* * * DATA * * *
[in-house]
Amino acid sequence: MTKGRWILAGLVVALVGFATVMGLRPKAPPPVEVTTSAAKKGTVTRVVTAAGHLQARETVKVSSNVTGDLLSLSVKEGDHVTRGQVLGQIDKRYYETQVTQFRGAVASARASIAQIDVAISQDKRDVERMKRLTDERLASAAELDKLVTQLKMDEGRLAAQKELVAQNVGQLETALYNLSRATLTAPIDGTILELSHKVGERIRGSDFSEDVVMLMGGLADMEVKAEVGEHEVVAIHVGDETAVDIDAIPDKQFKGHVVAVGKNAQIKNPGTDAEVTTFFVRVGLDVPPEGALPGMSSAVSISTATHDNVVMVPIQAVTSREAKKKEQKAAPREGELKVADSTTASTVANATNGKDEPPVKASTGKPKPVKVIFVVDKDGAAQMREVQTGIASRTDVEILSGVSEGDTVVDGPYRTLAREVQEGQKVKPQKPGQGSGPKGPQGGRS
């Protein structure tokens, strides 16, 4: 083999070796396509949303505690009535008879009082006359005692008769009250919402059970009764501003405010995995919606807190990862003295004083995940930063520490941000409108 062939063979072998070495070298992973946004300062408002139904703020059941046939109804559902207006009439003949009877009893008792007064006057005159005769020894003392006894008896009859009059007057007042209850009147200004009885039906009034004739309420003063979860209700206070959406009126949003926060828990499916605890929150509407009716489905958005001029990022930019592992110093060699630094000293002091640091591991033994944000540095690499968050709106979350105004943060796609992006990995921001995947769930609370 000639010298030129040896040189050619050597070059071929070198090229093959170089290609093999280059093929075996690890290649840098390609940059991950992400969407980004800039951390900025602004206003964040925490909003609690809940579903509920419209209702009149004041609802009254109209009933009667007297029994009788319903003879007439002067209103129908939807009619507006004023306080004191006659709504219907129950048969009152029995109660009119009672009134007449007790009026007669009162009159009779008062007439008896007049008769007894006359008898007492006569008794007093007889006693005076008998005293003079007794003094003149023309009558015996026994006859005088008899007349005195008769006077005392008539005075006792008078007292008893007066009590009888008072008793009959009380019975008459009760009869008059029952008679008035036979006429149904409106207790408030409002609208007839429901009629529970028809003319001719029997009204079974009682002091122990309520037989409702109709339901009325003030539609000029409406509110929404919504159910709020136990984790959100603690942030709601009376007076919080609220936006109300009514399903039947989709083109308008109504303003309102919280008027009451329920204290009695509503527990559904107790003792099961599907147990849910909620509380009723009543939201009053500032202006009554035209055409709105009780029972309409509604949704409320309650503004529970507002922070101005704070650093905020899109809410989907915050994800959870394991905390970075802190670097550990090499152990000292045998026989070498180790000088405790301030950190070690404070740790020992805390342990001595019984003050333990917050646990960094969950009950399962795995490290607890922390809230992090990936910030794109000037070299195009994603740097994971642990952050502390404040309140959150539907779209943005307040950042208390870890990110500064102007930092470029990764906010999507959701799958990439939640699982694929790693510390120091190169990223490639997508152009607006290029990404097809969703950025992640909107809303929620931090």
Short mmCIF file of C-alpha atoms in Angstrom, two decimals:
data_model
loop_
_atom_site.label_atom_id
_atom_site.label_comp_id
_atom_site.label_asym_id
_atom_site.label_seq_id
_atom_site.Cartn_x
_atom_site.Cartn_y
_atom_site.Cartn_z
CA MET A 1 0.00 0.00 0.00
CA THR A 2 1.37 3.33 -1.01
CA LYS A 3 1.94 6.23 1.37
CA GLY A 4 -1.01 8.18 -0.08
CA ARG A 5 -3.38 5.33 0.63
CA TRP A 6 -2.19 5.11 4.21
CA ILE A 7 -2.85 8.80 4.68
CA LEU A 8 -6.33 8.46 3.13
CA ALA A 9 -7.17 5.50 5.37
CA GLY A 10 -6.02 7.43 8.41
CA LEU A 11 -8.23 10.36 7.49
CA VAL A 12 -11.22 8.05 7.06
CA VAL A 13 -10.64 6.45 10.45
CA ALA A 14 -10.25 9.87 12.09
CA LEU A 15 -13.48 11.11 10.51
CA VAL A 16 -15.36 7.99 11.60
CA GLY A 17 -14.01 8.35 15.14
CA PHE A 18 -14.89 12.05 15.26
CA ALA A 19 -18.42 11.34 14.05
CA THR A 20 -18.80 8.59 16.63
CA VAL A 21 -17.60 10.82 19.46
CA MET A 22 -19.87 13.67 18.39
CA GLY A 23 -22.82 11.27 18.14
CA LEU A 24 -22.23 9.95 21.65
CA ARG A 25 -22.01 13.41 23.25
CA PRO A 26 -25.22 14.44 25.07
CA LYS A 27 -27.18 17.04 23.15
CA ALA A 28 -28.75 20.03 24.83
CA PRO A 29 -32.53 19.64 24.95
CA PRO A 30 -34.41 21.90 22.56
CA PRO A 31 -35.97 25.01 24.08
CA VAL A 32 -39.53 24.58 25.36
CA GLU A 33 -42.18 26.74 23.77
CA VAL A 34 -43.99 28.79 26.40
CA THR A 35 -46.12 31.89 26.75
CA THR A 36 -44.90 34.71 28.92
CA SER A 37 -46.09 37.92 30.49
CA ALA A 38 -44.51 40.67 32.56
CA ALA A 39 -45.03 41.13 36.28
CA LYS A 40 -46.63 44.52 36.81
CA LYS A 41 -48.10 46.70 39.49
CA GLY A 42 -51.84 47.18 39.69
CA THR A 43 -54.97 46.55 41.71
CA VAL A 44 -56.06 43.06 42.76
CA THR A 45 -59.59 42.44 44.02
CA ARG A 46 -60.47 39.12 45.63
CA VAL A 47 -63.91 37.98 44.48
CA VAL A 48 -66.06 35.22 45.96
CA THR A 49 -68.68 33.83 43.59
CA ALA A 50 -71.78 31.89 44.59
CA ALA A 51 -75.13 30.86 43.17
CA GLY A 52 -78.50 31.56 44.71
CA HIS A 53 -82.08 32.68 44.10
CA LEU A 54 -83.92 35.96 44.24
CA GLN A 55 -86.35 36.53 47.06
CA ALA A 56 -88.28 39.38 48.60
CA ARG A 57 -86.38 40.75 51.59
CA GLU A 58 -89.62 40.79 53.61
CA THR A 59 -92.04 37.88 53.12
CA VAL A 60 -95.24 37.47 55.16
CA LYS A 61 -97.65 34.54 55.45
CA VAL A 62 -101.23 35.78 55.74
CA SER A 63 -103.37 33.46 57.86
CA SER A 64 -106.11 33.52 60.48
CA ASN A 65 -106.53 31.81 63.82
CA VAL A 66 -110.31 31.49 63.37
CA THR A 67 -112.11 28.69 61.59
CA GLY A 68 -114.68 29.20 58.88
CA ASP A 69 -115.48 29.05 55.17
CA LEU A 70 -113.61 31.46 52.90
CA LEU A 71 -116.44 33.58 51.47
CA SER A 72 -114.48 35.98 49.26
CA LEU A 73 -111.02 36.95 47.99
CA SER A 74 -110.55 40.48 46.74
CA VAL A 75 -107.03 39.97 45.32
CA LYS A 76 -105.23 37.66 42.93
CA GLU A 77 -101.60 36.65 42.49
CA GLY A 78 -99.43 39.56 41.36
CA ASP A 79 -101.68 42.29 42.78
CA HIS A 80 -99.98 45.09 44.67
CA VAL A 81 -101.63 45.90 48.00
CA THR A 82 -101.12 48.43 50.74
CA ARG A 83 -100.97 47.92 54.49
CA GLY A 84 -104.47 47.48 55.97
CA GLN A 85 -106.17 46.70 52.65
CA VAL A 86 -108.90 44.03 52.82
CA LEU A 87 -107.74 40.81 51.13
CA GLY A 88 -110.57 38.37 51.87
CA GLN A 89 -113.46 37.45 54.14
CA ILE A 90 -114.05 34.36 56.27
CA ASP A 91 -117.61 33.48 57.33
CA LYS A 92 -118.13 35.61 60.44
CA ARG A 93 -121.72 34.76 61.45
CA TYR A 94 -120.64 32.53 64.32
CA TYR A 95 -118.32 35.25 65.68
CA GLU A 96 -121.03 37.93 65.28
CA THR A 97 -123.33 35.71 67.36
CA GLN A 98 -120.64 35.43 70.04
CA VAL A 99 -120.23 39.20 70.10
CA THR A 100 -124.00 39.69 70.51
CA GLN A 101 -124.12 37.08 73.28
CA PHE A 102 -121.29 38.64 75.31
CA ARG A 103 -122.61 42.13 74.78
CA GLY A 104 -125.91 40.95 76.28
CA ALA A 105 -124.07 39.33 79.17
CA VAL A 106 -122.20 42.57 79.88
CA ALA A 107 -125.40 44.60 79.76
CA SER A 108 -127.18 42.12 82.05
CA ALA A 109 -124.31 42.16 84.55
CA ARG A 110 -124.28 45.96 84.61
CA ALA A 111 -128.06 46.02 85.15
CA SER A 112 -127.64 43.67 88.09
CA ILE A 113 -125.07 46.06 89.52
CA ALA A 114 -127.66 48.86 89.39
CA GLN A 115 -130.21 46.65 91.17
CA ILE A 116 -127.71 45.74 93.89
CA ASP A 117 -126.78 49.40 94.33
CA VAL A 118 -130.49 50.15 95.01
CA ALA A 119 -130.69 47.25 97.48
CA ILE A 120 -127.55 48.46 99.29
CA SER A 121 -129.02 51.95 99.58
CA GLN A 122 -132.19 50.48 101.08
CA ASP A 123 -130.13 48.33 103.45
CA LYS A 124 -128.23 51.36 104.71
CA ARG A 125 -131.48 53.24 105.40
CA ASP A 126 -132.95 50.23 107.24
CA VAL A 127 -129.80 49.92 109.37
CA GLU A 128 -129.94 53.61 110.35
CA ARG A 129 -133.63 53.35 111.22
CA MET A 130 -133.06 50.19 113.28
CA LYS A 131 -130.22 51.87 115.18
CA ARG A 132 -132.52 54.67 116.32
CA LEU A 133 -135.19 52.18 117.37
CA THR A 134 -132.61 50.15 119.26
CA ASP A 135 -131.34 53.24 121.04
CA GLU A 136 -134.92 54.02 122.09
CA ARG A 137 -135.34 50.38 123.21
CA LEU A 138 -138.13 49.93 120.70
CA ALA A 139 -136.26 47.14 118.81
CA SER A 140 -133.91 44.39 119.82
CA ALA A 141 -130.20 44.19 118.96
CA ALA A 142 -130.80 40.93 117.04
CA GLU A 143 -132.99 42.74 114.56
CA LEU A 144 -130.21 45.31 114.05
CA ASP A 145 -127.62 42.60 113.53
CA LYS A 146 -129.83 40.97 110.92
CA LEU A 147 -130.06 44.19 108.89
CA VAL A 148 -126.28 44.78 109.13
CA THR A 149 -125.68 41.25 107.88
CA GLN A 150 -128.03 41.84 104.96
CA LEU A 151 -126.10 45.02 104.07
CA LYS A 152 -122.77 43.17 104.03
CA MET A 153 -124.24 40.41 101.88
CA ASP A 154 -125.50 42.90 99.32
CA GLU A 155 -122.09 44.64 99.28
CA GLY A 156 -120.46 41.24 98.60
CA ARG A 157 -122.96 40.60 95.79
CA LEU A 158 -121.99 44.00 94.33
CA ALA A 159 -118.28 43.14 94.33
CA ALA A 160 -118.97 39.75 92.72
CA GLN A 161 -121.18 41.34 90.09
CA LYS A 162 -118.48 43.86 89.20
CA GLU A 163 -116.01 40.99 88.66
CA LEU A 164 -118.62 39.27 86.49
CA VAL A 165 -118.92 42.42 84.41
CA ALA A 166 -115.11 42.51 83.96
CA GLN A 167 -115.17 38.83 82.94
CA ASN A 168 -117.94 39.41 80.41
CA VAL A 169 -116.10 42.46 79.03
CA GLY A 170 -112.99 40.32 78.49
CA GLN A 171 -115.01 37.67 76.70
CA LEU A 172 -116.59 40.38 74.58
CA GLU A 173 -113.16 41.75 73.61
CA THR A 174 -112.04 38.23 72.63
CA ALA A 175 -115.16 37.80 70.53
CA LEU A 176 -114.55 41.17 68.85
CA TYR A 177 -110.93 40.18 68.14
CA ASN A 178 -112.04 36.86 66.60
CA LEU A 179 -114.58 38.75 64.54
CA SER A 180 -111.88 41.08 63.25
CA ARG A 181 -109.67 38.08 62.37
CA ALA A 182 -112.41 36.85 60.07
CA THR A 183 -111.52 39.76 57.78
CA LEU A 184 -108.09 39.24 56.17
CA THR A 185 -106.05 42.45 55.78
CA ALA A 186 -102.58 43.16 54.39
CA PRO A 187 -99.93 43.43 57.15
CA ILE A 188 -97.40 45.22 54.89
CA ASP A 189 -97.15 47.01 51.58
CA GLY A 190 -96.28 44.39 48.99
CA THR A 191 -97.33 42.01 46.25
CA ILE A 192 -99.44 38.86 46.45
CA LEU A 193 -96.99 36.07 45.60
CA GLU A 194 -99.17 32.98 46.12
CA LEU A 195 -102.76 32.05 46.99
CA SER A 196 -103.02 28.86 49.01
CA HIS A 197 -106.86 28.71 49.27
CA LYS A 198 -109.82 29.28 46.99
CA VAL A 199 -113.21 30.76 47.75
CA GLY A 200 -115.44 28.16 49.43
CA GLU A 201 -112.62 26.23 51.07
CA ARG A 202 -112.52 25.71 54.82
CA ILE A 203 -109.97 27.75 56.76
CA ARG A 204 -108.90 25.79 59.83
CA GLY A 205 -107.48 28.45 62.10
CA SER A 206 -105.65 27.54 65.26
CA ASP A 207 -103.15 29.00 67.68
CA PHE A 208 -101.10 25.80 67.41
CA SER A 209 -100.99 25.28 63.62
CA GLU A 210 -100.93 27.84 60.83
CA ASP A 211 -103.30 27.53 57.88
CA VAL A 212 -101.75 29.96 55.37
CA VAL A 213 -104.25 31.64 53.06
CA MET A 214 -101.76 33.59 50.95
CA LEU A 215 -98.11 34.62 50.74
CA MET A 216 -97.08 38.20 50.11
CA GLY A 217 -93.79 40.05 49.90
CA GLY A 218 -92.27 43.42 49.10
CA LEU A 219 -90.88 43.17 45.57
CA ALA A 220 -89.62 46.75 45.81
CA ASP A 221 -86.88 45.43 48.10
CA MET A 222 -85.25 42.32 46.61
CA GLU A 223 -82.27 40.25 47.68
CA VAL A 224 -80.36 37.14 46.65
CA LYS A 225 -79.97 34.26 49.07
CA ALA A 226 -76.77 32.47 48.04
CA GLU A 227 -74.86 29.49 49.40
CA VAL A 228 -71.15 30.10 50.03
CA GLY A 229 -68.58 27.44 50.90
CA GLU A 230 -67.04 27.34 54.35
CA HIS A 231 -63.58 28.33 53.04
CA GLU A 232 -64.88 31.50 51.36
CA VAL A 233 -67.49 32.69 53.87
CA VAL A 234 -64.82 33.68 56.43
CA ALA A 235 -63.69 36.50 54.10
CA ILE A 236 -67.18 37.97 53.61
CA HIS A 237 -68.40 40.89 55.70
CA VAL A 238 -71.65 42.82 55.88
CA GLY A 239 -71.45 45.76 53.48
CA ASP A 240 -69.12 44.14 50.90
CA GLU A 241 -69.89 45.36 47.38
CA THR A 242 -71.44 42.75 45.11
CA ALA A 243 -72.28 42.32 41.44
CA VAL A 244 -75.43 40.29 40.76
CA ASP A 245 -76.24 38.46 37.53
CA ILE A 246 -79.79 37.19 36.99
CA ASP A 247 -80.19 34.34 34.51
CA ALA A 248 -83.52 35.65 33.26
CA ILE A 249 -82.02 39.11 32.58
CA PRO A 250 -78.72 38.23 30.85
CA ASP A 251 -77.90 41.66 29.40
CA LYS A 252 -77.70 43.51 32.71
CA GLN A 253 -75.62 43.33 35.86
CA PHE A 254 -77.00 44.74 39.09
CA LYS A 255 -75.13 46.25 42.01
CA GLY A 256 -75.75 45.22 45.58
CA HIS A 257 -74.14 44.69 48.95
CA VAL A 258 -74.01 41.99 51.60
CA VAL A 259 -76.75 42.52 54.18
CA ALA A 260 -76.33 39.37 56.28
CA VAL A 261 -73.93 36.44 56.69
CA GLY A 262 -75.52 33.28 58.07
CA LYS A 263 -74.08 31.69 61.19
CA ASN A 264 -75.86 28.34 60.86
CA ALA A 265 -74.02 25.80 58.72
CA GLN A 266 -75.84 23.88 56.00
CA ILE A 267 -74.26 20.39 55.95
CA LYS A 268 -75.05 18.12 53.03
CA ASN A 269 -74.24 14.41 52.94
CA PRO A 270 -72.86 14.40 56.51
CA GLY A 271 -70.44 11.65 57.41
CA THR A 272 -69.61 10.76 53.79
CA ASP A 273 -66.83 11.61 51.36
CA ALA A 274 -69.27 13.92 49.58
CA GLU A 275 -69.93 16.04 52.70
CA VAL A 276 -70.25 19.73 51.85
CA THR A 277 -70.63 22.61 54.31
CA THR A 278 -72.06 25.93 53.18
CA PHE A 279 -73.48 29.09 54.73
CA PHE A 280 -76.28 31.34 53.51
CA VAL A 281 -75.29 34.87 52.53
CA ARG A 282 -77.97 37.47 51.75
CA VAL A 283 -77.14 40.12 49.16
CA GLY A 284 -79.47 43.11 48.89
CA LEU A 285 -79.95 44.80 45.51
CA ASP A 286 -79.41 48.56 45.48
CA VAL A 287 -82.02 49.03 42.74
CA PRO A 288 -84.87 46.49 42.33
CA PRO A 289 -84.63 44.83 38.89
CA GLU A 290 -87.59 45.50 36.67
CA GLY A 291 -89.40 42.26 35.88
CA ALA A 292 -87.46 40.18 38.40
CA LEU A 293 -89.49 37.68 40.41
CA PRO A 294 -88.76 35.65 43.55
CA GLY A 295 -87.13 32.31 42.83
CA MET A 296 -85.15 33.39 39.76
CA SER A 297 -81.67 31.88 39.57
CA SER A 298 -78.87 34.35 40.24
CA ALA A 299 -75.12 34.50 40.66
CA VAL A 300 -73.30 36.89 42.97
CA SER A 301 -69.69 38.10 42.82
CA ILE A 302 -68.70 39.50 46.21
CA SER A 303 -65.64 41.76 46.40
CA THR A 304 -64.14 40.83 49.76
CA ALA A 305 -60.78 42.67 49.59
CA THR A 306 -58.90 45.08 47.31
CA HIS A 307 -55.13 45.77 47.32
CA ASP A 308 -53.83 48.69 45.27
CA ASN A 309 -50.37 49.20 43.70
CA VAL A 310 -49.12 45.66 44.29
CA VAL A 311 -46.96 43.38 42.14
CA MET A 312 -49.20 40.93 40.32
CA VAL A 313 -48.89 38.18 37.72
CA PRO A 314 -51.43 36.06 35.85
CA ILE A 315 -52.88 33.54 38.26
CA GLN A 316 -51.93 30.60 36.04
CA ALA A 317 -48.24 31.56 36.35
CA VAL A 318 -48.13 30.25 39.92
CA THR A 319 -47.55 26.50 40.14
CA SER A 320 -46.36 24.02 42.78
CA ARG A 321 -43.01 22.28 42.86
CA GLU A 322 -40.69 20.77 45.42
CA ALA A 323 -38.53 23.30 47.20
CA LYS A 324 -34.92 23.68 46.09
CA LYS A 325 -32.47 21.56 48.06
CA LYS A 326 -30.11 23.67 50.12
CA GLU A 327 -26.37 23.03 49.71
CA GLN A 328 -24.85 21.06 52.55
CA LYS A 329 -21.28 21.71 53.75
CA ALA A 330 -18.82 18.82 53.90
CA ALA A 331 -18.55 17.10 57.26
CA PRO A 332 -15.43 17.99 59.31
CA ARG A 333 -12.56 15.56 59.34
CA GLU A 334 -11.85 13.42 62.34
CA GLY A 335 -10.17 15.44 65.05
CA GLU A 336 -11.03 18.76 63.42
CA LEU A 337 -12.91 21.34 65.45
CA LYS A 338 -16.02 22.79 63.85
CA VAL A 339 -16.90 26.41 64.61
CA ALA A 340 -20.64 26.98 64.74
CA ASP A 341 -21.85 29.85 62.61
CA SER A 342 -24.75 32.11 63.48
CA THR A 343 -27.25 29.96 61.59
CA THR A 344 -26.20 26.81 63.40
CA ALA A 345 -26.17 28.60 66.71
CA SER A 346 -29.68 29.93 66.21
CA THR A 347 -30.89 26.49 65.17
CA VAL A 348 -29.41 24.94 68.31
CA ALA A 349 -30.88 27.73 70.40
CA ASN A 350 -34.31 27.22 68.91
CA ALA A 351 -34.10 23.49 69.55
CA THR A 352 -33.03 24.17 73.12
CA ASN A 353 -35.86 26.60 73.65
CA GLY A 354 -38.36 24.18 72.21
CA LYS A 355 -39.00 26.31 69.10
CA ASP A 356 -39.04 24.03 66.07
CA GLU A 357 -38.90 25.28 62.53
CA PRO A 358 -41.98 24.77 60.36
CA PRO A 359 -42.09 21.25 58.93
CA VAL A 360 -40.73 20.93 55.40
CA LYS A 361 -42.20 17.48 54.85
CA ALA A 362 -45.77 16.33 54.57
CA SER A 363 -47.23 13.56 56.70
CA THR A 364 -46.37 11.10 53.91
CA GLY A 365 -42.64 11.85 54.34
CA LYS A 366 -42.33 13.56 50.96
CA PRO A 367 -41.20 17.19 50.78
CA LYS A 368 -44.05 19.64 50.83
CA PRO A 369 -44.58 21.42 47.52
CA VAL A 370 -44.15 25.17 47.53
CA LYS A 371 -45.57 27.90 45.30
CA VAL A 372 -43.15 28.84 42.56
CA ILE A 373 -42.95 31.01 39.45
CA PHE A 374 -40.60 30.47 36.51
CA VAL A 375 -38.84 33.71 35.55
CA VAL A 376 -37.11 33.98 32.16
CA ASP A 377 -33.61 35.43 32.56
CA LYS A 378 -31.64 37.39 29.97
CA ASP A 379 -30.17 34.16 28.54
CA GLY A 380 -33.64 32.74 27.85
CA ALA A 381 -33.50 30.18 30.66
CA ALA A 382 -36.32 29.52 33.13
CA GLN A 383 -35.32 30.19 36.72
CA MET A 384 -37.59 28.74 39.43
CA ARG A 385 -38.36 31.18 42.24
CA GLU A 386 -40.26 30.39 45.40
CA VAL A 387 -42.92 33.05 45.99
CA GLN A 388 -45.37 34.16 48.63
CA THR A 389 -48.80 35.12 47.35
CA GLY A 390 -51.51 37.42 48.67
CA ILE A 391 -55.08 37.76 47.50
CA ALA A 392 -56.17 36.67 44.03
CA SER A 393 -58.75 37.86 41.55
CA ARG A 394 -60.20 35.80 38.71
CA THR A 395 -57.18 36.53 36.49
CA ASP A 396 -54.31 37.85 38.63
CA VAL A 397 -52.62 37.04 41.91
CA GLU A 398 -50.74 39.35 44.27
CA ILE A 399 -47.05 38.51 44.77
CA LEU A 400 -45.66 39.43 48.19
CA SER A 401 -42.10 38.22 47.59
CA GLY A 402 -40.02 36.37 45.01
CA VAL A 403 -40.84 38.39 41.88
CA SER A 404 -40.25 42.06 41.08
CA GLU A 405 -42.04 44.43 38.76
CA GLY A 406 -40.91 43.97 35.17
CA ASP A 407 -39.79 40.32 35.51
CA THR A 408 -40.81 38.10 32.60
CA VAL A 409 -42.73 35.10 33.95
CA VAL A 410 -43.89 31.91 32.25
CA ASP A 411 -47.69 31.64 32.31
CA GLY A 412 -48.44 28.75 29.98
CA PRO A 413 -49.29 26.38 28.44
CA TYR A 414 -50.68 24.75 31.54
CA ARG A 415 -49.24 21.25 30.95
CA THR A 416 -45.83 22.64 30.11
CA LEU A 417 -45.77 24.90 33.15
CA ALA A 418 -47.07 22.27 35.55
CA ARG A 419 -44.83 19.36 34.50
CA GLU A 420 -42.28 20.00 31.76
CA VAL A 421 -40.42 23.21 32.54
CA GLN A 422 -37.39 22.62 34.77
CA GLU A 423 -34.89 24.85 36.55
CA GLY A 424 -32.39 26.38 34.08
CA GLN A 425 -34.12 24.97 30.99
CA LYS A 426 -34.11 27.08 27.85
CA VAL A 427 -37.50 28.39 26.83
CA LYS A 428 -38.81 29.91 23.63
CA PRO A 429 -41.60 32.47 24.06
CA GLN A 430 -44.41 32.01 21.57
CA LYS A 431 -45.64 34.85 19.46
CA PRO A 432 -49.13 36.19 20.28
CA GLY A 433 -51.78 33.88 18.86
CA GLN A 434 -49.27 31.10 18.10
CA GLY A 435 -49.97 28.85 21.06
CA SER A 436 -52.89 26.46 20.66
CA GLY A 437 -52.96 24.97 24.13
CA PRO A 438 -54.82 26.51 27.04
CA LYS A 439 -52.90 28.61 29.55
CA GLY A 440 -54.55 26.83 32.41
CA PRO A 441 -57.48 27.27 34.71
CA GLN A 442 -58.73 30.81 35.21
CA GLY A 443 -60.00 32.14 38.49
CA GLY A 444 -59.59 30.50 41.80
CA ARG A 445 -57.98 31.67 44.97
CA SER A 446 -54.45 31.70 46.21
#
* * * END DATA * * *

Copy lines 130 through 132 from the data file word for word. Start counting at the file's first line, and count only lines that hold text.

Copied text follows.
CA ASP A 117 -126.78 49.40 94.33
CA VAL A 118 -130.49 50.15 95.01
CA ALA A 119 -130.69 47.25 97.48